Two absolute grants, five certificates of title delivered to Indigenous leaders

ON the opening day of the National Toshaos Conference which is being held at the Arthur Chung Conference Centre (ACCA) at Liliendaal, two absolute grants and five certificates of title were handed over to the leaders of several Amerindian villages.

Absolute grants were handed over to the village leaders of Capoey and Mashabo in Region Two (Pomeroon-Supenaam).

The certificates of title were delivered to the village leaders of St. Monica/Karawab and Mainstay/Whyaka Village, also located in Region Two. Titles were also delivered to the village leaders of Tasserene and Kangaruma in Region Seven (Cuyuni-Mazaruni) and Yupukari in Region Nine (Upper Takutu- Upper Essequibo).

Speaking shortly after receiving the certificate of title, Toshao of Mainstay/Whyaka, Yvonne Pearson, who appeared on the National Communications Network (NCN), said with the legal document now in hand, she will be pushing for more agricultural production in her village.

“Having these legal documents mean so much to us and this is why I am so excited because I am talking about agriculture. Having the equipment, having the land and the necessary machinery and further support from the government, I am excited; I am ready to talk agriculture big time,” Pearson said.

She added that receiving the village’s land title is a historic and celebratory moment for the people of Mainstay/Whyaka.

“Today is history. We have legal title, we have our map extension of our village lands and I know when I return this weekend and I have my meeting…everybody will be happy that we have received our legal documents,” she added.

Yupukari’s Toshao Shamir Khan also expressed elation at receiving his village’s land title. He said that he has been advocating vigorously over the years for the village to receive its land title.

“One of the things that we wanted and that we have been fighting for is our land title and moments ago we received that and I am so happy for myself and my people.”

Khan said with this new achievement, he will be working to see that the land is utilised for the economic development of his village. “Now we can be able to utilise our land in a sustainable way, because that is the only way we can go forward,” he said.

Meanwhile, subject Minister Pauline Sukhai, while delivering her remarks at the conference, disclosed that the government through the ministry is pursuing two final land extensions to complete the titling and demarcations of Amerindians lands.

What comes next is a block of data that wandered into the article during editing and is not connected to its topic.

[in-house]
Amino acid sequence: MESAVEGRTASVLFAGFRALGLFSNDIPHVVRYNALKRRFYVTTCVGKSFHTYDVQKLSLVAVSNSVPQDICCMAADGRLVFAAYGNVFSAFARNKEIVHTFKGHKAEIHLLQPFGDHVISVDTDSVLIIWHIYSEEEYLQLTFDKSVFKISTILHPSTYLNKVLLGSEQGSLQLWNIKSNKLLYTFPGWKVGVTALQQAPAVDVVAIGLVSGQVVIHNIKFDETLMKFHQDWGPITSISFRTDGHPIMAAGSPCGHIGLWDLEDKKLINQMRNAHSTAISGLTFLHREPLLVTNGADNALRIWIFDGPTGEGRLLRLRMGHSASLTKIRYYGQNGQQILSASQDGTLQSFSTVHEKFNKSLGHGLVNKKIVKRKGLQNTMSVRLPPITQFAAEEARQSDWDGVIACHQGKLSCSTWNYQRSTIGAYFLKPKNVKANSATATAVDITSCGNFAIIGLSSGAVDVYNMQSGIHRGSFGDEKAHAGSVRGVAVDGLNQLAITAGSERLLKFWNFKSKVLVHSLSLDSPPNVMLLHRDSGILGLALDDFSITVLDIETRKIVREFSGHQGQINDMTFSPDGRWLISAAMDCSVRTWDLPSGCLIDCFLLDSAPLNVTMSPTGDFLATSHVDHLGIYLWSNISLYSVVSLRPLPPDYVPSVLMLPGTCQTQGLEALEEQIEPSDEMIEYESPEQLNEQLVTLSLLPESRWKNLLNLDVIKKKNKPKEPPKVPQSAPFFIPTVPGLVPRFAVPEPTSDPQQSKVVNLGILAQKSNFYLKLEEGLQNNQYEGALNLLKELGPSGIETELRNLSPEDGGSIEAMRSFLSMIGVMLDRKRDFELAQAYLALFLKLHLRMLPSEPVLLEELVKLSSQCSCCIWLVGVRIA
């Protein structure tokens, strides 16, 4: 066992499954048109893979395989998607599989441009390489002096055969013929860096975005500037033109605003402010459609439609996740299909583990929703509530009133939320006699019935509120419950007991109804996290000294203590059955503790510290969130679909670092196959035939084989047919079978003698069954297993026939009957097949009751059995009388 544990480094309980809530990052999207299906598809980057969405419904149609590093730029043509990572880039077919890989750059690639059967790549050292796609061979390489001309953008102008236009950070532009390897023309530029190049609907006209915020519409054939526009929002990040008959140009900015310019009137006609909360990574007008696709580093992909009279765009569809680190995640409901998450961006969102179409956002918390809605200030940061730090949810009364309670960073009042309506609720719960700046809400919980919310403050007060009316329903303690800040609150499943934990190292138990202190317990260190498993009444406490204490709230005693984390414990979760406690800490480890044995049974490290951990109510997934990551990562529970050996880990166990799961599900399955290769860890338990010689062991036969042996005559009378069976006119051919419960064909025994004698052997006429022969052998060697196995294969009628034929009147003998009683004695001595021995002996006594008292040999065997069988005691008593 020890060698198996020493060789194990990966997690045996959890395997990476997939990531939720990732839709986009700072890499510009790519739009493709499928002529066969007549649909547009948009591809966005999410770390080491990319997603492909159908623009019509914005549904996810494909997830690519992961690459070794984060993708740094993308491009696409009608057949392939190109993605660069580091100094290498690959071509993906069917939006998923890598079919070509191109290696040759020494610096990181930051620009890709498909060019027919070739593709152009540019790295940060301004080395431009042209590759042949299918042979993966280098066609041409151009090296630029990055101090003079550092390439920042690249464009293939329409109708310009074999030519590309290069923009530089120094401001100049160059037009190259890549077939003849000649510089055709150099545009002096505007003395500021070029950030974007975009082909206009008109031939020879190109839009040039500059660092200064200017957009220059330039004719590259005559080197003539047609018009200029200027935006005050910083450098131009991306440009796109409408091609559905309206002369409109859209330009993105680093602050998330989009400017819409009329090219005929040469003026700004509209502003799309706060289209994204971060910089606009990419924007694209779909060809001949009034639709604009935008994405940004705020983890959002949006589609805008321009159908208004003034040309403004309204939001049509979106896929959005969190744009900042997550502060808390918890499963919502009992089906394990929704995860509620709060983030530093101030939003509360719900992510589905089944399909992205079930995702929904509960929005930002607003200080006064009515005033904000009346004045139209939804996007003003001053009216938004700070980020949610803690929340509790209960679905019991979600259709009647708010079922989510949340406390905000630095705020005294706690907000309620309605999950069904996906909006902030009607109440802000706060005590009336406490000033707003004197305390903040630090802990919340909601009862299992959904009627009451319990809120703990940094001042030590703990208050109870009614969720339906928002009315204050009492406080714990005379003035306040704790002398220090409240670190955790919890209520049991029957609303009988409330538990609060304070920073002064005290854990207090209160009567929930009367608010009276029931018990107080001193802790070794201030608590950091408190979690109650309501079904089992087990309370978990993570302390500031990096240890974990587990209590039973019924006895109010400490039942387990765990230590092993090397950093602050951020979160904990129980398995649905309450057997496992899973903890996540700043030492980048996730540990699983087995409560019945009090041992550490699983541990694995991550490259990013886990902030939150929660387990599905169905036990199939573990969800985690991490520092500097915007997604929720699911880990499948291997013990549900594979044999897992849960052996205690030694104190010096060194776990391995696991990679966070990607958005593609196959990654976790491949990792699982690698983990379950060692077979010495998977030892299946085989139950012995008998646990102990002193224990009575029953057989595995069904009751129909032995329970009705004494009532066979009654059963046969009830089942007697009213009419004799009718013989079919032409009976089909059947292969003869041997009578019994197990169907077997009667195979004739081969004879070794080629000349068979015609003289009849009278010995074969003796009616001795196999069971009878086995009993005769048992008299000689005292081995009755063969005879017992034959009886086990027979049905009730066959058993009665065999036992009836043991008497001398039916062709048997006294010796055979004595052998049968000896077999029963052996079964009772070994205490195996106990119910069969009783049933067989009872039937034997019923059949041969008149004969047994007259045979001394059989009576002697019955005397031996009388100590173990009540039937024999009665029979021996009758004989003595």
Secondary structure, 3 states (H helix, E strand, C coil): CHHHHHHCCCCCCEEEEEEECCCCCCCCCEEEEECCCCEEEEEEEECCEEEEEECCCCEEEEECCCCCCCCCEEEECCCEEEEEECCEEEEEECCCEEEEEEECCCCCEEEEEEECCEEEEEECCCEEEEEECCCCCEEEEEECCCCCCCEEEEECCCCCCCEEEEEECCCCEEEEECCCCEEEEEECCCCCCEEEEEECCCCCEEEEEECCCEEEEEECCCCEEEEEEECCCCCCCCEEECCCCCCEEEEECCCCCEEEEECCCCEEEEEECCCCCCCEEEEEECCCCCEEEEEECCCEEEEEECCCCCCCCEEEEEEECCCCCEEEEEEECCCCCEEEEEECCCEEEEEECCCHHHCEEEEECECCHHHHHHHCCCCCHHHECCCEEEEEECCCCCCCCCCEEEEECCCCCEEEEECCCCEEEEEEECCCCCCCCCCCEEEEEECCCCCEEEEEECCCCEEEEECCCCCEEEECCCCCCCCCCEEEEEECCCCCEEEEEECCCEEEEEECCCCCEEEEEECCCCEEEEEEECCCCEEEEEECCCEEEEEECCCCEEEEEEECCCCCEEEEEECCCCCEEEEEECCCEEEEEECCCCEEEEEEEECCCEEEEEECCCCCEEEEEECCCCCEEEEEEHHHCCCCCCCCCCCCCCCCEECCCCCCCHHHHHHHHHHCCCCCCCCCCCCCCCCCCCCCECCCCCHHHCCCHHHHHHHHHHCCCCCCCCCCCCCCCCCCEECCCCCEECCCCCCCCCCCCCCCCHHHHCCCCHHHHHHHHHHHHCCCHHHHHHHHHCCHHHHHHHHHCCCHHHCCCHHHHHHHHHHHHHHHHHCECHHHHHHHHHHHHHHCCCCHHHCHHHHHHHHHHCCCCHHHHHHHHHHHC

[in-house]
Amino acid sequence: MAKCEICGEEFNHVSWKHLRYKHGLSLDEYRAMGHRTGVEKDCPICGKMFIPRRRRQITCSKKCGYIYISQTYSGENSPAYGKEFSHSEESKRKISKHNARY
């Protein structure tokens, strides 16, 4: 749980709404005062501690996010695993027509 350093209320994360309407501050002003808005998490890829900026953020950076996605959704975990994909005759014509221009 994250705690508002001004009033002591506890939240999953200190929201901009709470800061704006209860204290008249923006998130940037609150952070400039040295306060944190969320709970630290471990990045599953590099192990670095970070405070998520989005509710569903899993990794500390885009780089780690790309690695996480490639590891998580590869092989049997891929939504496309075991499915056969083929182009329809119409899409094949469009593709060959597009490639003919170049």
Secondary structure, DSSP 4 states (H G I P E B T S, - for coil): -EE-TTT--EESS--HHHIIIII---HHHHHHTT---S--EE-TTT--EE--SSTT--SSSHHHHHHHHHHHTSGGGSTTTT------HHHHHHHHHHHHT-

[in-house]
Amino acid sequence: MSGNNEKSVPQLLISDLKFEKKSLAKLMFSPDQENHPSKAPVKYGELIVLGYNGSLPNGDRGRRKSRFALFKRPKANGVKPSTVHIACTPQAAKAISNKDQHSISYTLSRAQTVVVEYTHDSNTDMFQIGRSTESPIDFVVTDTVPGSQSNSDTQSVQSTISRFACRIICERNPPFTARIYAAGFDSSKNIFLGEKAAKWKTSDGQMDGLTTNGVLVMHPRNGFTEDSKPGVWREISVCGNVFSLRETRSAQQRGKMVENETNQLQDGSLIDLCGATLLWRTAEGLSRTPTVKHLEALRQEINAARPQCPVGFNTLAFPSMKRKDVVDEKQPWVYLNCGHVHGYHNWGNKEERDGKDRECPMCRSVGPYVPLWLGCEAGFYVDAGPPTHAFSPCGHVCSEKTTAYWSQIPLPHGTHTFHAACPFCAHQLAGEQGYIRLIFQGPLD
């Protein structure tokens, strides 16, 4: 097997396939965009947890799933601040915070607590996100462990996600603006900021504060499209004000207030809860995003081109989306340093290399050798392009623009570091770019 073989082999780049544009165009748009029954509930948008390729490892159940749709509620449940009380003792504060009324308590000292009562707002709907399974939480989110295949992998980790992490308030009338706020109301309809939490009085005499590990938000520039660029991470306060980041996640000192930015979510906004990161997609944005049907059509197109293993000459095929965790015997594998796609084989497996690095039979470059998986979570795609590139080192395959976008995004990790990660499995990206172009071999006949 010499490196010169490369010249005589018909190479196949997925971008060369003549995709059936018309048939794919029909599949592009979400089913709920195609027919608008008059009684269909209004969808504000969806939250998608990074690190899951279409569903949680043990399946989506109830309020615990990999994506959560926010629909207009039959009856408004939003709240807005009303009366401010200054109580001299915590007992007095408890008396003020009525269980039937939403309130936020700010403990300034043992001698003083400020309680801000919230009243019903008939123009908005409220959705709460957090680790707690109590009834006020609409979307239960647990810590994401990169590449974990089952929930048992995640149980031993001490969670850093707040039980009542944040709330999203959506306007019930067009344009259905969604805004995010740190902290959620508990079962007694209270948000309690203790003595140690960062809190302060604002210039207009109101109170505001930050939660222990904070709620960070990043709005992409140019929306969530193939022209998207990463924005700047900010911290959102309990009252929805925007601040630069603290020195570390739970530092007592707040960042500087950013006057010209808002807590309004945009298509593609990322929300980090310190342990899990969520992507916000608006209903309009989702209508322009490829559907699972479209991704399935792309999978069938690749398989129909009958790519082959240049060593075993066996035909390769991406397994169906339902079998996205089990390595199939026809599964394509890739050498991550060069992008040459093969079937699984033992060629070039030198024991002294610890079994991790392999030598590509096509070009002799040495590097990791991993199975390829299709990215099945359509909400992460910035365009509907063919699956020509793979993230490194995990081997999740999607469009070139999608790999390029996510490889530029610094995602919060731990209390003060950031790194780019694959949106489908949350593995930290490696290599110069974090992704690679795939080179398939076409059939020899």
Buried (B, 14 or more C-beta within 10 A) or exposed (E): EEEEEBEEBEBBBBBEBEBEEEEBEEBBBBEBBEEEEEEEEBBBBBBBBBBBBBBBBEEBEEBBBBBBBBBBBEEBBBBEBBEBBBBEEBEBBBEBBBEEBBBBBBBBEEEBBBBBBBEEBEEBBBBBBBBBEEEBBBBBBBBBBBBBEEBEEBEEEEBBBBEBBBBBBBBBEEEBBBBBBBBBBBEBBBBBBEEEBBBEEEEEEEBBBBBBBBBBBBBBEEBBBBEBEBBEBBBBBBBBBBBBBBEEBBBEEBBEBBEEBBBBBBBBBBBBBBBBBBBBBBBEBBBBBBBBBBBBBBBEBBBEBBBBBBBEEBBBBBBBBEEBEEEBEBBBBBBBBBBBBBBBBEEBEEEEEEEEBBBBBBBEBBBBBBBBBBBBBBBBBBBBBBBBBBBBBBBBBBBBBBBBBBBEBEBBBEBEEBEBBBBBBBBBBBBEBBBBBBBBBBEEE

“Land-titling remains paramount on our government’s agenda,” she said adding: “The ministry is pursuing the approval for two extensions for accomplishing once and for all, the titling and demarcation of Amerindians lands.”

Minister Sukhai further urged the participating toshaos to take full advantage of the five-day conference, which ends on Friday, by using every available opportunity to address many of the unique challenges that are affecting the hinterland communities and also to engage in meaningful discussions.

In 2013, the PPP/C government signed off on implementation of the $2.2 billion (US$11M) Amerindian Land Titling and Demarcation project, which concluded in 2016.

The functioning unit of the project was later disbanded by the previous administration and was resuscitated when the President Irfaan Ali-led administration made good on its promise to resuscitate the ALT project, with a proposed 2021 budgetary allocation of $630 million.

An additional $561.6 million was allocated in Budget 2022 to achieve a target of 20 certificates of title.

The ALT project has three primary goals: completion of land-title issues and demarcation process for all Indigenous villages that submitted requests; increased use of existing and alternative mechanisms to resolve land-titling disputes; and thirdly, a communication strategy, including a handbook describing the process of titling, demarcation, and socio-economic impact of secured land tenure.

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